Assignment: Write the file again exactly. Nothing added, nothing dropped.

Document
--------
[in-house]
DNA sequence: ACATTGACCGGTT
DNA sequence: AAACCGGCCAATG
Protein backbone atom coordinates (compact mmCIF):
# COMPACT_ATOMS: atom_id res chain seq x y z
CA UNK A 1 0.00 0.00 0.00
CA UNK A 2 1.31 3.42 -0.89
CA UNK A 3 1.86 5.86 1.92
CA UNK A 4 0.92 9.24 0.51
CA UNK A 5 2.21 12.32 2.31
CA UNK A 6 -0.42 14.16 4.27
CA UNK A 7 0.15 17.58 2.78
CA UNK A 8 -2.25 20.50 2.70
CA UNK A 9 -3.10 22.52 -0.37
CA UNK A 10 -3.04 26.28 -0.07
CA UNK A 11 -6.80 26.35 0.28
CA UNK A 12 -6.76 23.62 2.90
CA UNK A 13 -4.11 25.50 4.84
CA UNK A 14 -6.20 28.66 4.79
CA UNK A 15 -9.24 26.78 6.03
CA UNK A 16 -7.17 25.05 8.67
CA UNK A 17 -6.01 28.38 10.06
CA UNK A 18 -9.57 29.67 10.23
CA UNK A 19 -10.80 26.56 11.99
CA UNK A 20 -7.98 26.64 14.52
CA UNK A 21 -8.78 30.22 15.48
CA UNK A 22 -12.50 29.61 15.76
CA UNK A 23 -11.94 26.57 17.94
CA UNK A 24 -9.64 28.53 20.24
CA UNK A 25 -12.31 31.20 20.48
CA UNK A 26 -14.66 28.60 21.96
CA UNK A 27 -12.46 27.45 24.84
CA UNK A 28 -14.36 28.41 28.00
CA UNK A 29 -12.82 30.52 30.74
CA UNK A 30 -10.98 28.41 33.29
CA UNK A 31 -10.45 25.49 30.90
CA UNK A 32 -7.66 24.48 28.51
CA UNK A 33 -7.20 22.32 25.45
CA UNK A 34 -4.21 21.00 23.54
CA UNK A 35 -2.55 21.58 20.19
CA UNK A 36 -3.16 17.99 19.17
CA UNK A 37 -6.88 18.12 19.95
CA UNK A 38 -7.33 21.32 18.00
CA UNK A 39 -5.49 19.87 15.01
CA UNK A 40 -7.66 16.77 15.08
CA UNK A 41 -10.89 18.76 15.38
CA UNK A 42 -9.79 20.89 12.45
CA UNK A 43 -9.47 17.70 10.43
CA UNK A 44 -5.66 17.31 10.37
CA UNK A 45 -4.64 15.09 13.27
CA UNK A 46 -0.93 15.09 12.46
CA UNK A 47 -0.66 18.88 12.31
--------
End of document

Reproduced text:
[in-house]
DNA sequence: ACATTGACCGGTT
DNA sequence: AAACCGGCCAATG
Protein backbone atom coordinates (compact mmCIF):
# COMPACT_ATOMS: atom_id res chain seq x y z
CA UNK A 1 0.00 0.00 0.00
CA UNK A 2 1.31 3.42 -0.89
CA UNK A 3 1.86 5.86 1.92
CA UNK A 4 0.92 9.24 0.51
CA UNK A 5 2.21 12.32 2.31
CA UNK A 6 -0.42 14.16 4.27
CA UNK A 7 0.15 17.58 2.78
CA UNK A 8 -2.25 20.50 2.70
CA UNK A 9 -3.10 22.52 -0.37
CA UNK A 10 -3.04 26.28 -0.07
CA UNK A 11 -6.80 26.35 0.28
CA UNK A 12 -6.76 23.62 2.90
CA UNK A 13 -4.11 25.50 4.84
CA UNK A 14 -6.20 28.66 4.79
CA UNK A 15 -9.24 26.78 6.03
CA UNK A 16 -7.17 25.05 8.67
CA UNK A 17 -6.01 28.38 10.06
CA UNK A 18 -9.57 29.67 10.23
CA UNK A 19 -10.80 26.56 11.99
CA UNK A 20 -7.98 26.64 14.52
CA UNK A 21 -8.78 30.22 15.48
CA UNK A 22 -12.50 29.61 15.76
CA UNK A 23 -11.94 26.57 17.94
CA UNK A 24 -9.64 28.53 20.24
CA UNK A 25 -12.31 31.20 20.48
CA UNK A 26 -14.66 28.60 21.96
CA UNK A 27 -12.46 27.45 24.84
CA UNK A 28 -14.36 28.41 28.00
CA UNK A 29 -12.82 30.52 30.74
CA UNK A 30 -10.98 28.41 33.29
CA UNK A 31 -10.45 25.49 30.90
CA UNK A 32 -7.66 24.48 28.51
CA UNK A 33 -7.20 22.32 25.45
CA UNK A 34 -4.21 21.00 23.54
CA UNK A 35 -2.55 21.58 20.19
CA UNK A 36 -3.16 17.99 19.17
CA UNK A 37 -6.88 18.12 19.95
CA UNK A 38 -7.33 21.32 18.00
CA UNK A 39 -5.49 19.87 15.01
CA UNK A 40 -7.66 16.77 15.08
CA UNK A 41 -10.89 18.76 15.38
CA UNK A 42 -9.79 20.89 12.45
CA UNK A 43 -9.47 17.70 10.43
CA UNK A 44 -5.66 17.31 10.37
CA UNK A 45 -4.64 15.09 13.27
CA UNK A 46 -0.93 15.09 12.46
CA UNK A 47 -0.66 18.88 12.31